Financial Mirror (Cyprus)
This August was different
The strength of the U.S. labour market gives the Federal Reserve cover to continue hiking interest rates aggressively. The August employment report is what the Fed wants.
Employment growth moderated and monthly gains in average hourly earnings cooled. Also, the labour force participation rate increased. If sustained, higher participation would help alleviate some labour supply issues. The primeage employment-to-population ratio also increased, rising from 80% to 80.3%.
The August employment report doesn’t settle the debate on whether the Fed will hike the target range for the fed funds rate by 50 or 75 basis points later this month. Financial markets view it as a toss-up. They are pricing in 65 basis points of tightening at the September meeting of the central bank’s Federal Open Market Committee.
What will determine the size of the rate hike is the September consumer price index.
The Fed needs to tighten monetary policy sufficiently to slow GDP growth to a below-potential pace to rebalance supply and demand in the labour market enough to bring down wage growth and inflation.
The July Job Openings and Labour Turnover Survey data suggest that the weakness in GDP hasn’t helped rebalance labour supply and demand. Monetary policy can’t directly affect labour supply, but it can impact demand.
August employment better than expected
Nonfarm employment increased by a net 315,000 jobs, modestly stronger than either we or the consensus anticipated. The net revision to the prior two months subtracted 107,000 jobs. The three-month moving average in nonfarm employment was 378,000 in August, a slight step down from 402,000 in July.
Goods-producing employment increased 45,000 in August following a 66,000-job gain in July. Within goods, mining and logging rose 7,000, in line with that seen over the prior two months.
Construction employment continues to hold up, even though it is interest-rate sensitive and residential investment has weakened recently. Construction employment added 16,000 in August after rising 24,000 in July.
Private services employment increased 263,000 in August, noticeably weaker than the 411,000 gain in July. Despite the shift from spending on goods to services, retail employment growth remained strong. It was up 44,000 in August following a 29,000 gain in July and 22,000 in June. Transportation and warehousing employment increased 5,000, while information rose 7,000.
Temporary help services employment was up 12,000 in August compared with 9,000 in July. Temporary help is normally a leading indicator and declines ahead of recessions. Elsewhere, education and healthcare increased 68,000 after jumping 118,000 in July.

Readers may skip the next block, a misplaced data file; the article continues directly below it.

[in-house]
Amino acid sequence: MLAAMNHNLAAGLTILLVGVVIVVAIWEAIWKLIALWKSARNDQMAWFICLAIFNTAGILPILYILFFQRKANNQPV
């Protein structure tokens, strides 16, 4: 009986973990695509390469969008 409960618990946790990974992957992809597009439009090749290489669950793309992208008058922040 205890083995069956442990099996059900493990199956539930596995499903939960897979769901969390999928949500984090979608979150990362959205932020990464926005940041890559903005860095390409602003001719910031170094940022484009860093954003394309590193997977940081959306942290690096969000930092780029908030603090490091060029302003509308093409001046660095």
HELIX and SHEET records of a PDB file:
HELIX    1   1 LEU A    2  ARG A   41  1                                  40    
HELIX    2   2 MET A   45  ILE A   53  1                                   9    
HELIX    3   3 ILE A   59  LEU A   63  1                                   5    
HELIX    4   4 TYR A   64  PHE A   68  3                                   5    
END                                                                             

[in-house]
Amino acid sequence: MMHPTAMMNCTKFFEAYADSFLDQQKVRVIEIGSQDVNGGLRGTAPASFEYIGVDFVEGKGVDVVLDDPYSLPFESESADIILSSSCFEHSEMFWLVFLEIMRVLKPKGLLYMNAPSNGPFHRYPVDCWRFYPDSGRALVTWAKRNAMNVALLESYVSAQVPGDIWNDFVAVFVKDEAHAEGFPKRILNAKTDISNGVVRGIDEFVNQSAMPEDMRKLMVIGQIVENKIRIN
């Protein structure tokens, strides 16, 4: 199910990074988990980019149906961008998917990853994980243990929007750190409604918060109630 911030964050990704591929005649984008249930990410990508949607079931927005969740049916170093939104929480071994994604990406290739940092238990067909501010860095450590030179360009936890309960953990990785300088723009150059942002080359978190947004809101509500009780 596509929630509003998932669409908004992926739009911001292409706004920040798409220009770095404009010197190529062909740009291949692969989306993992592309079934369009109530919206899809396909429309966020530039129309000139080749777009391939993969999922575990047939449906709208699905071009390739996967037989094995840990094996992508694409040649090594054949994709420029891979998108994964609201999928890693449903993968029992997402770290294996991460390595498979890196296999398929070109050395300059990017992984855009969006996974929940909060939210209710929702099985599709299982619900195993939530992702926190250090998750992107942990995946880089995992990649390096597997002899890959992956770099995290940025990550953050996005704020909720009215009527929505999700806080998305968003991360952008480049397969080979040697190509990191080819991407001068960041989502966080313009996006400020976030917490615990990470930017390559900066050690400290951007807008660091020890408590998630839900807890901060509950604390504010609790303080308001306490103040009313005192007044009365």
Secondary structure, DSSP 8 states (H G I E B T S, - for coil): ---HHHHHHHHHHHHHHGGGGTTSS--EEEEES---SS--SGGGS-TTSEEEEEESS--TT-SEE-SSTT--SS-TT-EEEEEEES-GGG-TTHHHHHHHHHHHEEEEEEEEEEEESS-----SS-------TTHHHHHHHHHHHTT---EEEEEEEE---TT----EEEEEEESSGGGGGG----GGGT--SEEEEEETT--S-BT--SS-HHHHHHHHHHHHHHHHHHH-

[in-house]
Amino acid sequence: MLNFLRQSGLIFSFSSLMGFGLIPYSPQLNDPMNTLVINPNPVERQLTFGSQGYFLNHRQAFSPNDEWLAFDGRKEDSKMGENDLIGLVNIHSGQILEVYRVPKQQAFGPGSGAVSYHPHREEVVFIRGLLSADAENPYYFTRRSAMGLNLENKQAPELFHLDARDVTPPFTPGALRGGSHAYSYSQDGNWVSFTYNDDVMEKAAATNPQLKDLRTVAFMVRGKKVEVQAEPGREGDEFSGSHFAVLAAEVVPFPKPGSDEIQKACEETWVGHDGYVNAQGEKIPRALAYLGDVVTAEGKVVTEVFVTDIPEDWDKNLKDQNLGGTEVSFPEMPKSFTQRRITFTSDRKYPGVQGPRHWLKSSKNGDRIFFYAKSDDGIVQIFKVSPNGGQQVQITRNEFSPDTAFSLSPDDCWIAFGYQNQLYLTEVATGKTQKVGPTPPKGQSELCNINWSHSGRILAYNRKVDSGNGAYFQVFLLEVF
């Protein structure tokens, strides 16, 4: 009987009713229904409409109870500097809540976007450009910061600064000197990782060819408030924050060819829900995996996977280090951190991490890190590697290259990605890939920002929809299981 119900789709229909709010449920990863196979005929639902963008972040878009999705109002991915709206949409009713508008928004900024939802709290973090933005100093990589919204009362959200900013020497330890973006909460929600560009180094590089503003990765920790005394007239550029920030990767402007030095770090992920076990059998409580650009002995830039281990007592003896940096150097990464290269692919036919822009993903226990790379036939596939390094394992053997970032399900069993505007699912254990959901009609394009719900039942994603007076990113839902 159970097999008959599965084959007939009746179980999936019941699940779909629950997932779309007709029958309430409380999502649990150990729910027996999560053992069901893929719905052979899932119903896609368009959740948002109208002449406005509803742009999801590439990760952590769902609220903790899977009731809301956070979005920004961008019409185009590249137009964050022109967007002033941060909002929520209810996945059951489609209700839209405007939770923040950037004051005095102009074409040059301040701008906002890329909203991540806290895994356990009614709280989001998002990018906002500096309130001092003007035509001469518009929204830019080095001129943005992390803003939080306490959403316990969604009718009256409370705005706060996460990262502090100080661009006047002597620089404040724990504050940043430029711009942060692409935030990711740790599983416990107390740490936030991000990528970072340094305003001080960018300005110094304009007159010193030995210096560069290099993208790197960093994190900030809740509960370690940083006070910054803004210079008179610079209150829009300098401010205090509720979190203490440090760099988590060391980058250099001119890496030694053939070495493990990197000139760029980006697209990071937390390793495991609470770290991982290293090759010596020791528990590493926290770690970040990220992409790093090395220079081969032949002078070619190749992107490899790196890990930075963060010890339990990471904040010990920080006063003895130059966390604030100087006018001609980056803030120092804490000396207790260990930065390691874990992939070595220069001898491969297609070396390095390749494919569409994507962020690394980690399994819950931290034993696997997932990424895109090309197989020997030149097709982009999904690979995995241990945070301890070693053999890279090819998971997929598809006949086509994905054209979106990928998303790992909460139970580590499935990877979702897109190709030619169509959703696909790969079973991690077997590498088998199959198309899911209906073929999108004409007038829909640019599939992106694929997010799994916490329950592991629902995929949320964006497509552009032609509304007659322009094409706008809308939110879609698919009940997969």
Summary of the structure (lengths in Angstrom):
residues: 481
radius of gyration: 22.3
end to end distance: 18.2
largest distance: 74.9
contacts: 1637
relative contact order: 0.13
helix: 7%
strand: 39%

Average hourly earnings rose 0.3% in August, in line with our forecast. The gain in August leaves average hourly earnings up 5.2% on a year-ago basis, matching the gain in July. The labour income proxy rose 0.2% in August, noticeably weaker than that seen over the past several months.
Rising for right reason
Household employment increased 442,000, while the number of unemployed rose 344,000. Duration of unemployment rose, as did the labour force.
The labour force participation rate increased from 62.1% to 62.4%. The unemployment rate increased from 3.5% to 3.7%. Unemployment rates across demographic cohorts generally rose in August.
The rush is on
The debate about whether the Federal Reserve raises the target range for the fed funds rate by 50 or 75 basis points later this month hasn’t ended, but U.S. companies know borrowing costs are going to get more expensive and are tapping the corporate bond market before it does.
Average U.S. investment-grade funding costs have jumped and will likely climb further after the September meeting of the central bank’s Federal Open Market Committee.
With higher funding costs coming, investment-grade and high-yield corporate bond issuance has risen and should remain solid ahead of the September 21 meeting. The pattern of an issuance binge before FOMC meetings could be the norm for the rest of the year. Beyond September, markets are pricing in rate hikes of 48 basis points at the November FOMC meeting and 25 basis points at the December meeting.
Markets are not fully pricing in rate hikes at any of the first couple of FOMC meetings next year and are betting on a terminal rate just south of 4%. Under this scenario markets expect the Fed to return inflation to target soon, according to inflation swaps, which are priced on the CPI.
Year-over-year growth in the CPI of 2.5% would be consistent with the Fed’s inflation objective, and inflation swaps are betting this occurs in 2025.